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How to Structure

  • Provide ample time and opportunities for children to engage in active unstructured play (creative and exploratory free-play activities). Also, provide opportunities for them to participate in structured active play (adult-led games or sports). 
  • Integrate physical activity with cultural and artistic activities, such as dance, music and drama.
  • Provide access to both outdoor and indoor physical activity spaces. Children who are more active tend to spent more time outdoors. 
  • Make available age-appropriate indoor and outdoor toys and equipment. Such access is also associated with higher activity rates in children.
  • Ensure children have a safe environment in which to be active. For example, it is important to provide appropriate supervision to maximize both physical and emotional benefits of being active while reducing any potential safety hazards (e.g., serious injury, shaming, or bullying). This consideration is especially true if you live in an area with a higher crime rate. Children also need to be dressed appropriately for the activity and weather. They may get their clothes somewhat dirty if playing games outside.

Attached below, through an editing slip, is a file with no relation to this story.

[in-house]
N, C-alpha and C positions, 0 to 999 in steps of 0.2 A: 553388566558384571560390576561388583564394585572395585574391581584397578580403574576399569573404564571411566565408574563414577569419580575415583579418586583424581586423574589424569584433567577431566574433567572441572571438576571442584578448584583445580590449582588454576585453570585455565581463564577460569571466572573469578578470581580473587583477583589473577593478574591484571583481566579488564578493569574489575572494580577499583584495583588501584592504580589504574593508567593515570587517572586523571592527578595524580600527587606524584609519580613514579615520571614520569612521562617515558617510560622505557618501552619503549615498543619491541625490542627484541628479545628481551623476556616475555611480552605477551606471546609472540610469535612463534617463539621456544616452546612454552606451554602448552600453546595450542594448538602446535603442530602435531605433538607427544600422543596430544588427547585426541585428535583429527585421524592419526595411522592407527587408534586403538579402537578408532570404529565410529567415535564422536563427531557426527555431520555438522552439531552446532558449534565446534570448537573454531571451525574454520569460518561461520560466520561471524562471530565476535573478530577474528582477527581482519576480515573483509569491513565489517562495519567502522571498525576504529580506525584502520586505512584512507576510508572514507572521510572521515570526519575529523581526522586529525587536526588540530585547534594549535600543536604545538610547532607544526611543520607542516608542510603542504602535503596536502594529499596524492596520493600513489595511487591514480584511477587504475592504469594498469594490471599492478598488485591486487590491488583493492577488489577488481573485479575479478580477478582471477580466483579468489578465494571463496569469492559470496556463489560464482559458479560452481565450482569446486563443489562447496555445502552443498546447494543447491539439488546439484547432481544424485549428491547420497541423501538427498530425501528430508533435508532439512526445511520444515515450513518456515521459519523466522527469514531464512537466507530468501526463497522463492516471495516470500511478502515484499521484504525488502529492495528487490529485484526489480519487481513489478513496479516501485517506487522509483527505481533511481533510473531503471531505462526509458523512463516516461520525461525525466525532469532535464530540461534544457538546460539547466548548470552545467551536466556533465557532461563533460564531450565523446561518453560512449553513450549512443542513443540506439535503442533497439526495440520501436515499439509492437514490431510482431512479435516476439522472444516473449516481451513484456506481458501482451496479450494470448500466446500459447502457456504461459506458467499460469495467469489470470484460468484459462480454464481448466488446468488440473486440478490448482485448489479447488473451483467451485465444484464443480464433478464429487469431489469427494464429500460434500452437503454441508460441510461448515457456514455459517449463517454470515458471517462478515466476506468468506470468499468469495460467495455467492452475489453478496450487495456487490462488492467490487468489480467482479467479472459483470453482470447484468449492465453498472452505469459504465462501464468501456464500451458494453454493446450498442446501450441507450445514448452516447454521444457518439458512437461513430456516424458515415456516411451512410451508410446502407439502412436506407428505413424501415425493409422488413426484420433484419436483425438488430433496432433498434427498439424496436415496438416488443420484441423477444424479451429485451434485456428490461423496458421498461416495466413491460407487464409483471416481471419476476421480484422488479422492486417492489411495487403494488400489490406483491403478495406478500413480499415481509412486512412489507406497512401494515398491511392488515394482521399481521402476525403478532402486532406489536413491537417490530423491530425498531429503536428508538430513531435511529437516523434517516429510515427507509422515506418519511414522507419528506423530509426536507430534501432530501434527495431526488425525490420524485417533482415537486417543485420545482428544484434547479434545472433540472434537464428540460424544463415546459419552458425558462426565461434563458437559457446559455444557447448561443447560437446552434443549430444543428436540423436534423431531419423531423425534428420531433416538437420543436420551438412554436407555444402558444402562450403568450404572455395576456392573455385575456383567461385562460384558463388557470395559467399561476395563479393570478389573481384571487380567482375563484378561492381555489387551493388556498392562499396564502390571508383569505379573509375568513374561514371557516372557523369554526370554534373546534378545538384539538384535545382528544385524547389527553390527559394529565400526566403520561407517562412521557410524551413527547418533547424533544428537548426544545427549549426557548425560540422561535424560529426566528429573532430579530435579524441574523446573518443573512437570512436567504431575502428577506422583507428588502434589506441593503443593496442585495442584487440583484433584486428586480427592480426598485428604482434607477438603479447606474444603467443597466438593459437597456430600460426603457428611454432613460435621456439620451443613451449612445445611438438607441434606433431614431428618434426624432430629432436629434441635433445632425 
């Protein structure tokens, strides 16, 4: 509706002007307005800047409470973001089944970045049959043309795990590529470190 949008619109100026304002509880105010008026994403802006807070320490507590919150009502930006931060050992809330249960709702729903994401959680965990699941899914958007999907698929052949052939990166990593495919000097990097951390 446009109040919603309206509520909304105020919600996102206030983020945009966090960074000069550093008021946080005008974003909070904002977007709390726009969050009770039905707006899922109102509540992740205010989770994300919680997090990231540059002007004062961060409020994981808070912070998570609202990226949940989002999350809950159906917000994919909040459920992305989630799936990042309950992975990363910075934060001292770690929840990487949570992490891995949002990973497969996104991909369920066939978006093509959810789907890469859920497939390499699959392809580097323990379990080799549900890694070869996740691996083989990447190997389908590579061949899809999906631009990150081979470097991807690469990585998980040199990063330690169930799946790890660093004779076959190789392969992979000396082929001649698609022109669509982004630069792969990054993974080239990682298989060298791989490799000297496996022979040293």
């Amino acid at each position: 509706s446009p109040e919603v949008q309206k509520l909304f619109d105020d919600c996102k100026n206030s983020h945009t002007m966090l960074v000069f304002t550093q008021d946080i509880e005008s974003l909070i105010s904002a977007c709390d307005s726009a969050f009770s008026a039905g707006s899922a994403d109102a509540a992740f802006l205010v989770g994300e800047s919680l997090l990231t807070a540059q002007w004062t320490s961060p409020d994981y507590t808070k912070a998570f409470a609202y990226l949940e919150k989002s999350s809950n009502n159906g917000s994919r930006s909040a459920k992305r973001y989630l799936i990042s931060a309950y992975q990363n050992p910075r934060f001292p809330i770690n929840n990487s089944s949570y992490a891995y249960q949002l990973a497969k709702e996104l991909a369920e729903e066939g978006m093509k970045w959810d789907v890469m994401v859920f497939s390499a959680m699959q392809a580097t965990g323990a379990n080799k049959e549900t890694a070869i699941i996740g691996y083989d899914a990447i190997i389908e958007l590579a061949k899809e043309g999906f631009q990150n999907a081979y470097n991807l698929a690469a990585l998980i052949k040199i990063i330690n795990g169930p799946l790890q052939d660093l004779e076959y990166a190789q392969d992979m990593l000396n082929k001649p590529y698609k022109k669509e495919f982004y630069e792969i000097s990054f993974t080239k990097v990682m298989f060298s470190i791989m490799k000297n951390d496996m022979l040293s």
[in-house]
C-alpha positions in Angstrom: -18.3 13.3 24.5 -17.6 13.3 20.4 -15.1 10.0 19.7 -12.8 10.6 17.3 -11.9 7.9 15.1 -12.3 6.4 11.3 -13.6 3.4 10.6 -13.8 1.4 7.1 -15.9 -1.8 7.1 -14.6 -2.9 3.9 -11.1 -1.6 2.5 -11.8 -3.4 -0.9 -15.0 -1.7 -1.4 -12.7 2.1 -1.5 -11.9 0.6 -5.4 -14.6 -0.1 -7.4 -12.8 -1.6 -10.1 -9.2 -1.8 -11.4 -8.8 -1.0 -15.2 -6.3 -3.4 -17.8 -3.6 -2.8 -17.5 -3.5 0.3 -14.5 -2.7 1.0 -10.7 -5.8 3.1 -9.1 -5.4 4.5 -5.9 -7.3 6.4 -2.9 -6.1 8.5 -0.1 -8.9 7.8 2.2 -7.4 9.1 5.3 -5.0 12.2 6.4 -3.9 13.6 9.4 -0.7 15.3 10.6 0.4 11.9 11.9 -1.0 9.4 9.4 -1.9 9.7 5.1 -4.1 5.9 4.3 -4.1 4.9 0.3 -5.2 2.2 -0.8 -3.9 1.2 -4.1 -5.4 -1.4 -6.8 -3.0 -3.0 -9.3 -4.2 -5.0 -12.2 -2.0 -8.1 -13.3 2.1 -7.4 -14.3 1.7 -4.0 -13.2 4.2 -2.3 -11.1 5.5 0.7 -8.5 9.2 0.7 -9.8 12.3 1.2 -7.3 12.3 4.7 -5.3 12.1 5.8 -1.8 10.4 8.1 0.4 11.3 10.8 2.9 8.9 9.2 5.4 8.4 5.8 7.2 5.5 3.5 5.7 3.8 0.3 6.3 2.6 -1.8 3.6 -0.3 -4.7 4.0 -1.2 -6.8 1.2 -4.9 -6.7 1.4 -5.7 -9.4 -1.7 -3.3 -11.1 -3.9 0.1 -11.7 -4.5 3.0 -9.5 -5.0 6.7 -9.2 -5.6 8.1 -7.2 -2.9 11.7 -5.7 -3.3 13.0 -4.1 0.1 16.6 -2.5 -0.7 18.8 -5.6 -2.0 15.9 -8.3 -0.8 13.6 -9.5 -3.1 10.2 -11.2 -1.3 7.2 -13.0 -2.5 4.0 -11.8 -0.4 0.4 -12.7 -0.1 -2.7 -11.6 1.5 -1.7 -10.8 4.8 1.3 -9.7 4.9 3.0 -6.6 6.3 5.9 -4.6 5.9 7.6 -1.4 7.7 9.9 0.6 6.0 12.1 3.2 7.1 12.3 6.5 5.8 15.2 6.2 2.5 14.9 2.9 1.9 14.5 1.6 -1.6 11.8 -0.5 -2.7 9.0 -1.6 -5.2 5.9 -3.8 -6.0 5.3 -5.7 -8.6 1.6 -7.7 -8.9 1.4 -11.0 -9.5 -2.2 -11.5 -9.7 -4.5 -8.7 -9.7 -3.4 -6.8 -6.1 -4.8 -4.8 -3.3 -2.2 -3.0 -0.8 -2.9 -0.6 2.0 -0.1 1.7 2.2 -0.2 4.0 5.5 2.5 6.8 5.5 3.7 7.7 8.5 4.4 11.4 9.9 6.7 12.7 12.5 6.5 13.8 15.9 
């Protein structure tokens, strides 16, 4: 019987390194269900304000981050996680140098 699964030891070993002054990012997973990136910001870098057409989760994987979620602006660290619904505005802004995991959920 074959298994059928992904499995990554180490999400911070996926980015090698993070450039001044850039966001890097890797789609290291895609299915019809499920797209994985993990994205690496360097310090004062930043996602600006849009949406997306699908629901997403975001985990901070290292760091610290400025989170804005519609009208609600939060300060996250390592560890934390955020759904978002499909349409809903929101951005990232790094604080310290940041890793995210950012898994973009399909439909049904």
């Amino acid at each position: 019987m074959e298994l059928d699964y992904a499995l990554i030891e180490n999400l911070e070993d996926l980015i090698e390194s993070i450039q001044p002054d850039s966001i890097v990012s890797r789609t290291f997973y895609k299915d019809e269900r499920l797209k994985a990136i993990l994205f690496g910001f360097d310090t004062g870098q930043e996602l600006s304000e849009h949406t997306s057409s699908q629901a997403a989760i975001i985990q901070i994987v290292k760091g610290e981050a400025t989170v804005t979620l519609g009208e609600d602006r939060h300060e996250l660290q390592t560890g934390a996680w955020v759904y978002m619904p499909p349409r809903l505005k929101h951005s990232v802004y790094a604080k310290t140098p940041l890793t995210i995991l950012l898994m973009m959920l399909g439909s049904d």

• Because girls tend to be less active than boys, encourage girls to be regularly active too. Provide them with unique ideas based on their interests. For more information, see
  • Since children and youth tend to be more active on the weekends and in the warm weather seasons, take extra care to plan physical activity opportunities during the weekdays and winter months.